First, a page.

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Old 05-04-2012, 01:15 PM   #1
jamorgan3777
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Default How to I know if my beer is "good"?

I like beer. Most of us do. However, I have been brewing new styles lately and I do not know if they are "good". I dont have access to a lot of competitions or other tasters that know any more about how they "should" taste than I do. How can I find out what, for example, my Belgian Wit "should" taste and look like? It tastes good to me and the others that are drinking it. If I think, "eh, its okay" is that because it was poorly crafted (I made mistakes in the brewing process) or its just not a beer style I like? Any advice?

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Old 05-04-2012, 01:20 PM   #2
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If you look at the BJCP Style Guidlines you will see at the bottom of each one a list of the best commercial examples of those styles.

For example for Belgian Wits, these beers were picked to be the best representations of the style.

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Hoegaarden Wit, St. Bernardus Blanche, Celis White, Vuuve 5, Brugs Tarwebier (Blanche de Bruges), Wittekerke, Allagash White, Blanche de Bruxelles, Ommegang Witte, Avery White Rascal, Unibroue Blanche de Chambly, Sterkens White Ale, Bell’s Winter White Ale, Victory Whirlwind Witbier, Hitachino Nest White Ale
Get your hands on some of those and taste them in comparison to yours.

Plus you can read the descriptions of the style, and see if yours has some of the same characteristics.
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Old 05-04-2012, 01:24 PM   #3
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Thanks Revy! Ive been wondering the same thing.

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Old 05-04-2012, 01:24 PM   #4
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Can do what i do with new styles. Buy two 750 bottles of that style. Drink one while brewing and the other after tasting your finished bottle/keg. Compare.

Edit: i must have slow internet!

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Old 05-04-2012, 01:27 PM   #5
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Drink it! If it's not good that's a surefire way to find out. Now back to the real answers...

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Old 05-04-2012, 01:30 PM   #6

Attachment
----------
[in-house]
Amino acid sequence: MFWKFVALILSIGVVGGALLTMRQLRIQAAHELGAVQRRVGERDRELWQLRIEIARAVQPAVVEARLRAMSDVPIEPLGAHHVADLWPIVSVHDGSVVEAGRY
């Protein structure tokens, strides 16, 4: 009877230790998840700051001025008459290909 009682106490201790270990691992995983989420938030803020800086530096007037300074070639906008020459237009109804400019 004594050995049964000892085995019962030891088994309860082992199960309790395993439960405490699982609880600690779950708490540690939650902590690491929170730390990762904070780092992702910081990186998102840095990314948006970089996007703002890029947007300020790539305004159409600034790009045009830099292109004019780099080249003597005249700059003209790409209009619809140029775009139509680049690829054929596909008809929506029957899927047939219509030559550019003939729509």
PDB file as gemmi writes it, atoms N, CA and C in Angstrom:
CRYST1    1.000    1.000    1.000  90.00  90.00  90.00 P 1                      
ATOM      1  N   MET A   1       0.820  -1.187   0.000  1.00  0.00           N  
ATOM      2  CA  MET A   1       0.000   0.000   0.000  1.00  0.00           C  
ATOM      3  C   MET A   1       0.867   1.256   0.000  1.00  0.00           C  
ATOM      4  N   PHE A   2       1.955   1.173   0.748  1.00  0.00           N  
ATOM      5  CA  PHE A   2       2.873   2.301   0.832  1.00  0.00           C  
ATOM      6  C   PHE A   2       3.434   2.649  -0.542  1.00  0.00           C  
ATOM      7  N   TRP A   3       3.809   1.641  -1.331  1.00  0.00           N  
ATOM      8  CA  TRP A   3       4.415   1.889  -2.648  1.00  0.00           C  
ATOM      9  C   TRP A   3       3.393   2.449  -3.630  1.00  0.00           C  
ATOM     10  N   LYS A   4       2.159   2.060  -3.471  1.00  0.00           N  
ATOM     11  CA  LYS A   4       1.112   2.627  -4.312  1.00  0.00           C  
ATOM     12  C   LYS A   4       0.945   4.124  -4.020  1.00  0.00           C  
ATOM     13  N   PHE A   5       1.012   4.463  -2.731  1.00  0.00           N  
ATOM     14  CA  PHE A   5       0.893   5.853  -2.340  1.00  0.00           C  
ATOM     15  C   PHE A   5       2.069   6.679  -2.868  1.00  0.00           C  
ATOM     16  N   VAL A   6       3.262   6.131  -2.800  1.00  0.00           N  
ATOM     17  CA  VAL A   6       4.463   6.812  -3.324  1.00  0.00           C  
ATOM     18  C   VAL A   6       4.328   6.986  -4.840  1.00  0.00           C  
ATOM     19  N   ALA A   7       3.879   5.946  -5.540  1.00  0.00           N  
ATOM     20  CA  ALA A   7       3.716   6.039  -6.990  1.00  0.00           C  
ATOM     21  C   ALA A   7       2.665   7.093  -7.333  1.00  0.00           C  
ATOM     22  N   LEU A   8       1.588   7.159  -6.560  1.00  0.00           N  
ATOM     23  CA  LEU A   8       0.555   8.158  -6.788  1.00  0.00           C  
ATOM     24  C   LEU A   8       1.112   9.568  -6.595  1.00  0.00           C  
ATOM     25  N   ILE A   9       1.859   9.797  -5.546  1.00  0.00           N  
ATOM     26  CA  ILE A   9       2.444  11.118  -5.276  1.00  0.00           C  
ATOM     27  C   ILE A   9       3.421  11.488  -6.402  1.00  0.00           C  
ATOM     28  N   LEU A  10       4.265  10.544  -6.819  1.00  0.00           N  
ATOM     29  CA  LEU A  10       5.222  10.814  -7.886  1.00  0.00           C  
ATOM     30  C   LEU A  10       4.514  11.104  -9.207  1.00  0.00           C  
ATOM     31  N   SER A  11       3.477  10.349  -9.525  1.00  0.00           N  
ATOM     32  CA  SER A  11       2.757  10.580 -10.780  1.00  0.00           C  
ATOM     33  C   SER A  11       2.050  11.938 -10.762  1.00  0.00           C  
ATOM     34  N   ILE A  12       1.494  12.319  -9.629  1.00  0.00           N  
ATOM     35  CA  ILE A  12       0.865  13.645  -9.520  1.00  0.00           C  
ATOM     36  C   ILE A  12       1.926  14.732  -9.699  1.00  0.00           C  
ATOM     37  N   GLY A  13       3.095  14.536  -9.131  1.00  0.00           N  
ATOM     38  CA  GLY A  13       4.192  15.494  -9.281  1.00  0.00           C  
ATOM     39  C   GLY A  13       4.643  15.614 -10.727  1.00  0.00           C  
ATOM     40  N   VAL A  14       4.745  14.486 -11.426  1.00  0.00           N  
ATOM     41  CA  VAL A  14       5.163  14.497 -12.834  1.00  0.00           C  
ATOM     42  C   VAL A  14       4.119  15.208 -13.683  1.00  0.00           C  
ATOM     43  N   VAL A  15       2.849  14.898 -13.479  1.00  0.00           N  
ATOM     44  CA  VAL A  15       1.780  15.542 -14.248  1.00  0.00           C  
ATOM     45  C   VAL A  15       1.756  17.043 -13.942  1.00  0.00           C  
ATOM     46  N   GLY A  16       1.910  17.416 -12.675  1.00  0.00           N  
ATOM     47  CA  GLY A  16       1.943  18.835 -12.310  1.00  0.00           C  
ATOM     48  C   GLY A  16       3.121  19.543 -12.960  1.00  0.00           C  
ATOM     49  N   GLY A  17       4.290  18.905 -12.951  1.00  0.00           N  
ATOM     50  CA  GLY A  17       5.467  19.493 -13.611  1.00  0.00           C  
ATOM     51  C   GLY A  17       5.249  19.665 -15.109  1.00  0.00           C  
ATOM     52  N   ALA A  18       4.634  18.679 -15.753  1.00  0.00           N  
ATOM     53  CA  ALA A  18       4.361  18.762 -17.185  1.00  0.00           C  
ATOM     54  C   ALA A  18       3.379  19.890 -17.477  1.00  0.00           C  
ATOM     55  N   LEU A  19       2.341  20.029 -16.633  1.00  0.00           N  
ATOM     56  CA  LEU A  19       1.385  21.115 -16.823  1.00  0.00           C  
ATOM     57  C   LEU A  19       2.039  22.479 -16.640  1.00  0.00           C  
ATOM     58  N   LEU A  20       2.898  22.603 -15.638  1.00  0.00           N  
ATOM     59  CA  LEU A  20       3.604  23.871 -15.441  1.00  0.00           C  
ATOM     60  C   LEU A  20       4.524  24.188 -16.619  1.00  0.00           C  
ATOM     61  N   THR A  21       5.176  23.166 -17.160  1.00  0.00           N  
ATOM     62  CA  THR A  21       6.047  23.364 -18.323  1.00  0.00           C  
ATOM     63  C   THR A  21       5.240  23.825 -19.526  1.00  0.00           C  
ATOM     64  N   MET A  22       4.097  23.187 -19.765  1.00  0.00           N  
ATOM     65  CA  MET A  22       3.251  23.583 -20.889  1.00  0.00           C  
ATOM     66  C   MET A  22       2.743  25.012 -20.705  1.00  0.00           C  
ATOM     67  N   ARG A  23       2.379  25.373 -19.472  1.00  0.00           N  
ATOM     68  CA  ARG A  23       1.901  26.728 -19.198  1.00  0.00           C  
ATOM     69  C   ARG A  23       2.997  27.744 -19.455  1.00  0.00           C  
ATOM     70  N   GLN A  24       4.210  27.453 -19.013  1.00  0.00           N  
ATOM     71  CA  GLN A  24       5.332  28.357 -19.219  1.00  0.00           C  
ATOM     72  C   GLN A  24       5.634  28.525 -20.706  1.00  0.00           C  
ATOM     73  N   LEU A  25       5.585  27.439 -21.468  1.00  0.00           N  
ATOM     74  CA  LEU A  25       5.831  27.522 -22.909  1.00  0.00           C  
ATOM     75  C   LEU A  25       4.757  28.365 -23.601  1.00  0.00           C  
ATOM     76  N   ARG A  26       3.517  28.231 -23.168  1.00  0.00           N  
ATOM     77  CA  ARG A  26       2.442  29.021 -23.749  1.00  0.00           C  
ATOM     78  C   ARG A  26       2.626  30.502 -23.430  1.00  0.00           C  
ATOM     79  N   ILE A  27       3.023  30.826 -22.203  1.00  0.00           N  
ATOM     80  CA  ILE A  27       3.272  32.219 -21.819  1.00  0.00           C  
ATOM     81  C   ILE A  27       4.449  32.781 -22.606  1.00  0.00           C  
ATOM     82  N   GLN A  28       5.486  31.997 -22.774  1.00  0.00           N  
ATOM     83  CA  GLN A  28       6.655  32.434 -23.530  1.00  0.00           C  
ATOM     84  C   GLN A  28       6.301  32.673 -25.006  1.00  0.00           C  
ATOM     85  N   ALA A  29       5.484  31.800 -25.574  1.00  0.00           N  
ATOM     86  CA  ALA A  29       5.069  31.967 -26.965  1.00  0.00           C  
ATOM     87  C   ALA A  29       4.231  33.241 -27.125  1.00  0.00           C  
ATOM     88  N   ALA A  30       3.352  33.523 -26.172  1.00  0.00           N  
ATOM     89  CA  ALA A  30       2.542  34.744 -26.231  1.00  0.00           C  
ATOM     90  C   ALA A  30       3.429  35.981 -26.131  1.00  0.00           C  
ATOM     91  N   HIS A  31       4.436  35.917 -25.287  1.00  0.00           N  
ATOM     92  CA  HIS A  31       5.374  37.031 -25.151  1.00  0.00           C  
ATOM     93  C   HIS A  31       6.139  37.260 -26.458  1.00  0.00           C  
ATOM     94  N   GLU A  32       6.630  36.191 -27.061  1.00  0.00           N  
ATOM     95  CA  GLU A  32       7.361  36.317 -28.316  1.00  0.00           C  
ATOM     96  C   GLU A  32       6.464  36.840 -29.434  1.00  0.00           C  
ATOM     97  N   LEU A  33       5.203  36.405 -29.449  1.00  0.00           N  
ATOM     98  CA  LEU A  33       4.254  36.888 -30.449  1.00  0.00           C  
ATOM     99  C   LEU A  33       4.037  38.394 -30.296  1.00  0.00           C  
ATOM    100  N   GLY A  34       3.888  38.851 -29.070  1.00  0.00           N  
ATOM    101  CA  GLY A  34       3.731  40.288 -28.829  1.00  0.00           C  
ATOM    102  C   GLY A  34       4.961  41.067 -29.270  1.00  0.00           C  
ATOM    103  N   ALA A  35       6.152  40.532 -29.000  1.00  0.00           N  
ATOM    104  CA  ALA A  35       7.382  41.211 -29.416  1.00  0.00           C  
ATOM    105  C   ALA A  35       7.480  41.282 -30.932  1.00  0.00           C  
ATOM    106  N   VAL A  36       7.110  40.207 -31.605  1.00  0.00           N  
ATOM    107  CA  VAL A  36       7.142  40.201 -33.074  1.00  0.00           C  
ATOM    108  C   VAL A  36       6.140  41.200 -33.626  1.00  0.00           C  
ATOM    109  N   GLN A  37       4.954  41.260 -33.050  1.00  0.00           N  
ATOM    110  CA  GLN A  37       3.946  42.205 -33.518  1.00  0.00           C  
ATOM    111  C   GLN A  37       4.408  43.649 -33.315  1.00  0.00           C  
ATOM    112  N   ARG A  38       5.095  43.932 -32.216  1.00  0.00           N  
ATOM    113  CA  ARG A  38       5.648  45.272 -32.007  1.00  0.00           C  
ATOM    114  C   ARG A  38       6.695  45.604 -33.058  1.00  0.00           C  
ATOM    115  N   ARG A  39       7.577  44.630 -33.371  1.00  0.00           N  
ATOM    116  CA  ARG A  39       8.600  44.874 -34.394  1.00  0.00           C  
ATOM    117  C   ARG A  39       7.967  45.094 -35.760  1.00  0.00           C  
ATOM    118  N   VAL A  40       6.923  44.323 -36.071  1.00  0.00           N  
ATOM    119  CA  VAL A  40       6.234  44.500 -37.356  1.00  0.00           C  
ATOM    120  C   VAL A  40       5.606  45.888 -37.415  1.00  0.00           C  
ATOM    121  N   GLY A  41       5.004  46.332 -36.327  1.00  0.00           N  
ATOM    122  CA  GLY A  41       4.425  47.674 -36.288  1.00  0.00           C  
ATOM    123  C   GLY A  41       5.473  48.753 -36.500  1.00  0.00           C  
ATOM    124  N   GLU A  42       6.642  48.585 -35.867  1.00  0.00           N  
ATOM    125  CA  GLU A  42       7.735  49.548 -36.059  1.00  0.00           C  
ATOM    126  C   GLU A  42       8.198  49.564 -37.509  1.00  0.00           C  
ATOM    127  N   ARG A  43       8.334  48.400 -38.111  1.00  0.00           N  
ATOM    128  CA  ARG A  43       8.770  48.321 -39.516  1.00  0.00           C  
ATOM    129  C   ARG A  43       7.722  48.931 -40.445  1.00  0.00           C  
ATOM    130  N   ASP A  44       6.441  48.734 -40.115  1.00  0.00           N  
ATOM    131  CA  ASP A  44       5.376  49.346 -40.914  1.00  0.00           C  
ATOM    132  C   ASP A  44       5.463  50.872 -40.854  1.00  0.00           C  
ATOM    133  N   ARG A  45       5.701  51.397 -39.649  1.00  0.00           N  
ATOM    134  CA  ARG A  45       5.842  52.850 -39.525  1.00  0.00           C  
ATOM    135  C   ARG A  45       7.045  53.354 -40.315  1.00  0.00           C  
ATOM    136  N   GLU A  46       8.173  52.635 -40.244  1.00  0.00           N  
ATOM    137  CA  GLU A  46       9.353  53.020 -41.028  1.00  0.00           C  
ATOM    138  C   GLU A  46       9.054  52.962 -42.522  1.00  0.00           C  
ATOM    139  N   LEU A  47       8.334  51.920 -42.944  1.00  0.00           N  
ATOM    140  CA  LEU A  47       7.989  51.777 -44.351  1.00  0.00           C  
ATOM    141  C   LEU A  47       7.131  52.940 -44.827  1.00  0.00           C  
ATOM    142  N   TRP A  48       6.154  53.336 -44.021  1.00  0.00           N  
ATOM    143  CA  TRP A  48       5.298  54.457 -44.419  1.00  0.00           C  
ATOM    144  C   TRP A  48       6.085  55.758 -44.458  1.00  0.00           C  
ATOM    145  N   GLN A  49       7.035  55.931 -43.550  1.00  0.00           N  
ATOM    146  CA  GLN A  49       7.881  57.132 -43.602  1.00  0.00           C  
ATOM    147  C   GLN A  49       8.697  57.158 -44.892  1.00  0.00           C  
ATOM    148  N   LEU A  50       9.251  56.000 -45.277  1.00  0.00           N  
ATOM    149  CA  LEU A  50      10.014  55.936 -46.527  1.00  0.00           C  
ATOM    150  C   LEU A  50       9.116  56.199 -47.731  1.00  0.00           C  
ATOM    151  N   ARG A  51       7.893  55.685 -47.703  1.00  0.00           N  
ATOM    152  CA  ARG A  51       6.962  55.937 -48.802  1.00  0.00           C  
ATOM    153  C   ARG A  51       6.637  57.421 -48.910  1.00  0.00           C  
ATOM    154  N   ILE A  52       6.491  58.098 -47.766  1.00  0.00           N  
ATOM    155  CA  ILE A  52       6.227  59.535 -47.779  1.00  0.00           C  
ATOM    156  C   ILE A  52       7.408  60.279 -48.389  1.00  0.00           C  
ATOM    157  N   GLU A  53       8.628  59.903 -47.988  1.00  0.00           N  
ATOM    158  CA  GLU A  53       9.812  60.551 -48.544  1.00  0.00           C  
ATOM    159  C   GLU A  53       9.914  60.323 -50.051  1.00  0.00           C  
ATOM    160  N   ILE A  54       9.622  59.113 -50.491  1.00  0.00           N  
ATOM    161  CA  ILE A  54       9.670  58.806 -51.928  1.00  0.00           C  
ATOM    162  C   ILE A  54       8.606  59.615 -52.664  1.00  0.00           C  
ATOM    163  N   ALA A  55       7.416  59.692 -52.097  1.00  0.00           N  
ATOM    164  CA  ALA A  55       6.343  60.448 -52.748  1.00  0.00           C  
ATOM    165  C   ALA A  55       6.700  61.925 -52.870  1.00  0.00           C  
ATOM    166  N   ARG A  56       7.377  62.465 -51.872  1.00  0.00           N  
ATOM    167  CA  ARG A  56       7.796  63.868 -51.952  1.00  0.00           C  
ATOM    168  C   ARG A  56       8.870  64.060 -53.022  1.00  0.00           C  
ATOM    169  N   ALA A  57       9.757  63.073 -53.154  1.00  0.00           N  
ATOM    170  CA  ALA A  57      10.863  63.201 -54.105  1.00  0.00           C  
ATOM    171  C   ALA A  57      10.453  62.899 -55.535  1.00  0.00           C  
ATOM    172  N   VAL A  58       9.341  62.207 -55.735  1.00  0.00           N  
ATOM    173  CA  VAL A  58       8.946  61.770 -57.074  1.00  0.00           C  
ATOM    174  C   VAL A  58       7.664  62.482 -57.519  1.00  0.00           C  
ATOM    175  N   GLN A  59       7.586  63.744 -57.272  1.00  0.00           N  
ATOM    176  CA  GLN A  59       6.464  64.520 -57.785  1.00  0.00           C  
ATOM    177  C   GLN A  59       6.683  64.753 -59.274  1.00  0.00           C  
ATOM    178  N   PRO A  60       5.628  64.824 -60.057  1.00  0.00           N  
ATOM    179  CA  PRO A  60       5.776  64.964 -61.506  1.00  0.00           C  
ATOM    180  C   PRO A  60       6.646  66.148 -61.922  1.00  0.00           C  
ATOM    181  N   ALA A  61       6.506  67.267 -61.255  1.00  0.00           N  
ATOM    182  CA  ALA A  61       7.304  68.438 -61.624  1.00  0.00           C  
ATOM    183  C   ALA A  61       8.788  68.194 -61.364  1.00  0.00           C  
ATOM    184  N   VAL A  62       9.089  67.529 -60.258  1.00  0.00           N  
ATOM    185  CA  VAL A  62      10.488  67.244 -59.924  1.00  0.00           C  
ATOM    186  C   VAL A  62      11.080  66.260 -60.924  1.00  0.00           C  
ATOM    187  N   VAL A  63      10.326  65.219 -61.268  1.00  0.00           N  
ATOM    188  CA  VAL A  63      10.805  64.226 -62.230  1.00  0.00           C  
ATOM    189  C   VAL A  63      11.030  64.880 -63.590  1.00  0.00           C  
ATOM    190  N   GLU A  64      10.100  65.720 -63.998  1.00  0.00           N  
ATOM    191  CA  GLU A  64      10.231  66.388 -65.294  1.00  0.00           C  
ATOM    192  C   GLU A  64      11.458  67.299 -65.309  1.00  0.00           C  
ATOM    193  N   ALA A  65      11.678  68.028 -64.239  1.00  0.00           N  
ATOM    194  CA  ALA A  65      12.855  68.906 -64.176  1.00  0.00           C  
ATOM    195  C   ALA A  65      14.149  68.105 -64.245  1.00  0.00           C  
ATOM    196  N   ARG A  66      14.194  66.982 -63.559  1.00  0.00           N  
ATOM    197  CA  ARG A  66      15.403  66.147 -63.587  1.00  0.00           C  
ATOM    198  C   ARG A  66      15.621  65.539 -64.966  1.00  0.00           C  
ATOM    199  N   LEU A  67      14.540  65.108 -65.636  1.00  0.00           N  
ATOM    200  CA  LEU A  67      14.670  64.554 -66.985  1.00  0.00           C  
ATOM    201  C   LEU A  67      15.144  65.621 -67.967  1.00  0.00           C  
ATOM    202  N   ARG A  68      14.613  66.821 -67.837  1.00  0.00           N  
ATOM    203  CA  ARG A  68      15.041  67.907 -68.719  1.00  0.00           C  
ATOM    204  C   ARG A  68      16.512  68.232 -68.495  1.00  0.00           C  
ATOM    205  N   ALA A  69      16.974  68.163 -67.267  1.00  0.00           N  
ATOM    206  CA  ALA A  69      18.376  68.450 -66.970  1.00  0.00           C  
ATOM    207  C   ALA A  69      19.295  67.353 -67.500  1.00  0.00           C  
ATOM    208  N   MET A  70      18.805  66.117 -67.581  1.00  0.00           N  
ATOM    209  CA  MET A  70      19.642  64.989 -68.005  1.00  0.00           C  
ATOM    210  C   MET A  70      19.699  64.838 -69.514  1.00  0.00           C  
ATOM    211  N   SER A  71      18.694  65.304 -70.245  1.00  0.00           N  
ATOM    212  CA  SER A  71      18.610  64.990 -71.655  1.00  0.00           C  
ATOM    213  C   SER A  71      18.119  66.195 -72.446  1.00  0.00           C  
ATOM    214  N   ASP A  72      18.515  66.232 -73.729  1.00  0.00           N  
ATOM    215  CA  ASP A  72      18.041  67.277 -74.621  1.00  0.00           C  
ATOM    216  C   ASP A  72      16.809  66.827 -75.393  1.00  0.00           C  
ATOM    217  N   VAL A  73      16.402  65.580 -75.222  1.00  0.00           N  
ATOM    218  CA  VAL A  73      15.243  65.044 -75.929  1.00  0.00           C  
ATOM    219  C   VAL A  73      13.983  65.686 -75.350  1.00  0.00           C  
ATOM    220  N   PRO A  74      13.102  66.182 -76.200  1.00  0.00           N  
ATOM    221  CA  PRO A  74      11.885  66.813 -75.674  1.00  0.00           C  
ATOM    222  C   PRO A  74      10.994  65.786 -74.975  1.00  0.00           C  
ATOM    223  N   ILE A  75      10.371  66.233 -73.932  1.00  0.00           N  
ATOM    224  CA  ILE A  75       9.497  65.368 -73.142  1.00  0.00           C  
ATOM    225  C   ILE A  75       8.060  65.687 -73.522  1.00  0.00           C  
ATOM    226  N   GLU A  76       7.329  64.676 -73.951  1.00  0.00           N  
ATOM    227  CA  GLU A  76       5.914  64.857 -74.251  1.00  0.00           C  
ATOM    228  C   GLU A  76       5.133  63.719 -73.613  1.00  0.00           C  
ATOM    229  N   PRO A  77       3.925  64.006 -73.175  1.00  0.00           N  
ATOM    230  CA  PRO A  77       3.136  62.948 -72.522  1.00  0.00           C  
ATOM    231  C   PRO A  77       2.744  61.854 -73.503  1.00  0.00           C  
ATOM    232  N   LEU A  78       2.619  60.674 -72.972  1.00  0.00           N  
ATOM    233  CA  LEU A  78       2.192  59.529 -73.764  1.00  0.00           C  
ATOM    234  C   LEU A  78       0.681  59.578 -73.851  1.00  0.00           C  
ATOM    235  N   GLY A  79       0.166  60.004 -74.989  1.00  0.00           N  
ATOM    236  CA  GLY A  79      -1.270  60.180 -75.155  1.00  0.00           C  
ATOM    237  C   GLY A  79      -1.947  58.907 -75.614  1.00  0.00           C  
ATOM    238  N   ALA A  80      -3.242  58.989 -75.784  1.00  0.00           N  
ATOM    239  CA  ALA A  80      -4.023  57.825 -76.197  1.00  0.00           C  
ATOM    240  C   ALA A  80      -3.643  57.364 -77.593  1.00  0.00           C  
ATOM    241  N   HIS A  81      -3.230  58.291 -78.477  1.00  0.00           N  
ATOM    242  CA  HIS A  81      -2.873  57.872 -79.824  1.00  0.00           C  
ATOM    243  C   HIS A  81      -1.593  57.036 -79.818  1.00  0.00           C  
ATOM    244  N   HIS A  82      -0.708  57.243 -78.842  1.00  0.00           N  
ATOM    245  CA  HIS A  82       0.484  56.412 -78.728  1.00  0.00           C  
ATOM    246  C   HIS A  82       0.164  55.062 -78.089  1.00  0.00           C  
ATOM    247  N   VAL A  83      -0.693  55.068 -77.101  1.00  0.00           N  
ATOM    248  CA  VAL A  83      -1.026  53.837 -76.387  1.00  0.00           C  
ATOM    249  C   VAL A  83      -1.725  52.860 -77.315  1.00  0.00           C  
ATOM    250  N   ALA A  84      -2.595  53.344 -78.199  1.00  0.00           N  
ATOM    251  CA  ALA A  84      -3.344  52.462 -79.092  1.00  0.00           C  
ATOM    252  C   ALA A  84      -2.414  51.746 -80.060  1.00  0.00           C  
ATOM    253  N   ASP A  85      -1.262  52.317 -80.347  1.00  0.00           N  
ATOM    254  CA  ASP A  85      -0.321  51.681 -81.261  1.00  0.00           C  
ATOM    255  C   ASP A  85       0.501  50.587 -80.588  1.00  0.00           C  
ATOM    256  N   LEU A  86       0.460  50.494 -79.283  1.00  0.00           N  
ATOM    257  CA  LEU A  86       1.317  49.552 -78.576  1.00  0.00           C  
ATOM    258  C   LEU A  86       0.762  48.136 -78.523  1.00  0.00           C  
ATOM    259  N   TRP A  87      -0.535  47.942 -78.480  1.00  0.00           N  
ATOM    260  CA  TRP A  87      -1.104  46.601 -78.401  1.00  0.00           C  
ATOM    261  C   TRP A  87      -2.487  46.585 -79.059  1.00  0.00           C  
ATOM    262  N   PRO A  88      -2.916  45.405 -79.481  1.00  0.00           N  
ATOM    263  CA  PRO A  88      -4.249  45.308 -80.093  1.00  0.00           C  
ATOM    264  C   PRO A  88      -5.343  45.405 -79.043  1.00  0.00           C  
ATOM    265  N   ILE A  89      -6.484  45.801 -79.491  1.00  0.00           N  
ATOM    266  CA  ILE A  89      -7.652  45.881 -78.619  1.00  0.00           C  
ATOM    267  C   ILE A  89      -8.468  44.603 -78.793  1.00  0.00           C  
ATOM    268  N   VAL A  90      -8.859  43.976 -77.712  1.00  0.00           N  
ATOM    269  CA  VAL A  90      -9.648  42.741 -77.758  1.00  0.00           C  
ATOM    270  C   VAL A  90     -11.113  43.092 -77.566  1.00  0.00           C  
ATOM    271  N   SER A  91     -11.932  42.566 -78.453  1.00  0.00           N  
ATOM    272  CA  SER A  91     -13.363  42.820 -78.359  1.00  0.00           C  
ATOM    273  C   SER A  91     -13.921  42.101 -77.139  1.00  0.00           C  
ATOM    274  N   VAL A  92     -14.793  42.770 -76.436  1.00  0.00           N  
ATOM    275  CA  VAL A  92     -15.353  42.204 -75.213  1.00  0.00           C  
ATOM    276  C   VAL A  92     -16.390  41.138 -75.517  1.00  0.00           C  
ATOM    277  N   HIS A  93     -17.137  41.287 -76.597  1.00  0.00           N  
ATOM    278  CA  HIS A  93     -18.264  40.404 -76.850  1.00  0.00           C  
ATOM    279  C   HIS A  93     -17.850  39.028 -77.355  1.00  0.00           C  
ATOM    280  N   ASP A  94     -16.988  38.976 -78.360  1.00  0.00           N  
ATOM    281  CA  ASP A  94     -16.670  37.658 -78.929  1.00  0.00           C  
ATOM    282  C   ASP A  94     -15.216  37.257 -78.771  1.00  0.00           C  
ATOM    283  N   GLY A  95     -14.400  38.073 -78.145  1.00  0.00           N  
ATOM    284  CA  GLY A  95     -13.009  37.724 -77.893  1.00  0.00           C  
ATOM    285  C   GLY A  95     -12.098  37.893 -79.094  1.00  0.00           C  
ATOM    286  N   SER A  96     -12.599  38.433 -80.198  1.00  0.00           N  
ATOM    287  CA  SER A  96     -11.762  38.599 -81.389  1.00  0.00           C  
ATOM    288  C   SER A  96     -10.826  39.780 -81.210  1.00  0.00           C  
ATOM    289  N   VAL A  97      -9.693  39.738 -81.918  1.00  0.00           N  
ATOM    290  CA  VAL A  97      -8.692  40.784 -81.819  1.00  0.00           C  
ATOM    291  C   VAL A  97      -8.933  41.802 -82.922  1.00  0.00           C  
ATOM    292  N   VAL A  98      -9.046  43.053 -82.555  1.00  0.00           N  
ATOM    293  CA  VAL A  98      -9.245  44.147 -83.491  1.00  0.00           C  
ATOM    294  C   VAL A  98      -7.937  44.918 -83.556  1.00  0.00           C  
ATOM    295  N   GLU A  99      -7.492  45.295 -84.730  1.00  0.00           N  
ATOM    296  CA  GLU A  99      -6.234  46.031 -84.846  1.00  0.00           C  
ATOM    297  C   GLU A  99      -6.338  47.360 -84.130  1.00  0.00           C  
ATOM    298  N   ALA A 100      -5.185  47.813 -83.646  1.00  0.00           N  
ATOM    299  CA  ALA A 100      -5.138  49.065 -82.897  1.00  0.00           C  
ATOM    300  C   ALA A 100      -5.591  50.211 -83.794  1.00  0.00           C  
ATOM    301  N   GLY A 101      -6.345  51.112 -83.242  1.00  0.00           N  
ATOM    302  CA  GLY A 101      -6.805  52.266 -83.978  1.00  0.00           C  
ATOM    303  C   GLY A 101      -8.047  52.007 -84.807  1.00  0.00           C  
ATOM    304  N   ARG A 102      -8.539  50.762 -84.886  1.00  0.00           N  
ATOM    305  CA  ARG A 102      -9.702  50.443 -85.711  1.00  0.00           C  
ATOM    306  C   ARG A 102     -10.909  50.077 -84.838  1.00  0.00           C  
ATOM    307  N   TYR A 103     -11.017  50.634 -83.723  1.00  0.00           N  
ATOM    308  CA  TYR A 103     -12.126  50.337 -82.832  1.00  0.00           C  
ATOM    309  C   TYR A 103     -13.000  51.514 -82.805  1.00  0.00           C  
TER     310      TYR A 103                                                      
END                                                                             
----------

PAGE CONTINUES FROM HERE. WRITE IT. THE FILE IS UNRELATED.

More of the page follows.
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Default Thanks!

I did not know about the "examples" in the BJCP site. That would really help. I have been trying to get commercial examples, but even then how do I know if they are "good" and "correct". At some point personal preference has to take over, I just want to brew better beer and I think that means I have to brew it "correctly" first.

Thanks again!

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Old 05-04-2012, 01:44 PM   #7
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Of course before you buy them, you might want to do some googling of the various beers that you can find to see how close the grain/hop/spice bill is to your recipe.

The wit is a classic example of this. Nearly if not all wits are spiced, BUT not all wits use the same spices, so you kinda want to make sure that your wit and the commercial wits you are tasting have the same spice bills.

For example my 3 favorites on that list are Hoegaarden, Celis White, and Bell's winter white. And they all have a similar spicing, orange and coriander mostly, but they all are completely different. Celis White is so high in coriander that it's almost mustardy to me. In fact I use it in my version of welsh rarebit, which is pretty much just swiss cheese melted with a beer and mustard. Hoegaarden's more of a balanced beer to me.

So kinda want to make sure the beers you're are similar, so you don't think there's something wrong with yours for example if you've selected a comparason beer that has Anise let's say, which is really overpowering (to me anyway) and yours doesn't.

It's good to try a lot of beers in whatever category you are brewing. I like beersotres that allow for mixed sixers. It's not too uncommon for me, when I'm consisidering brewing a new style to get 6 different wits, or 6 different ipas to see how different breweries approach the same basic style.

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Old 05-04-2012, 01:50 PM   #8
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Quote:
Originally Posted by jamorgan3777
I did not know about the "examples" in the BJCP site. That would really help. I have been trying to get commercial examples, but even then how do I know if they are "good" and "correct". At some point personal preference has to take over, I just want to brew better beer and I think that means I have to brew it "correctly" first.

Thanks again!
+1 make sure you have your process correct and the beer is sure to follow.cheers!
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Old 05-04-2012, 01:54 PM   #9
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The only real way to know is to send me some for judging. A couple of mixed 6'ers ought do to it.

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Old 05-04-2012, 08:02 PM   #10
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Quote:
Originally Posted by Homercidal View Post
The only real way to know is to send me some for judging. A couple of mixed 6'ers ought do to it.
I was thinking the same thing.
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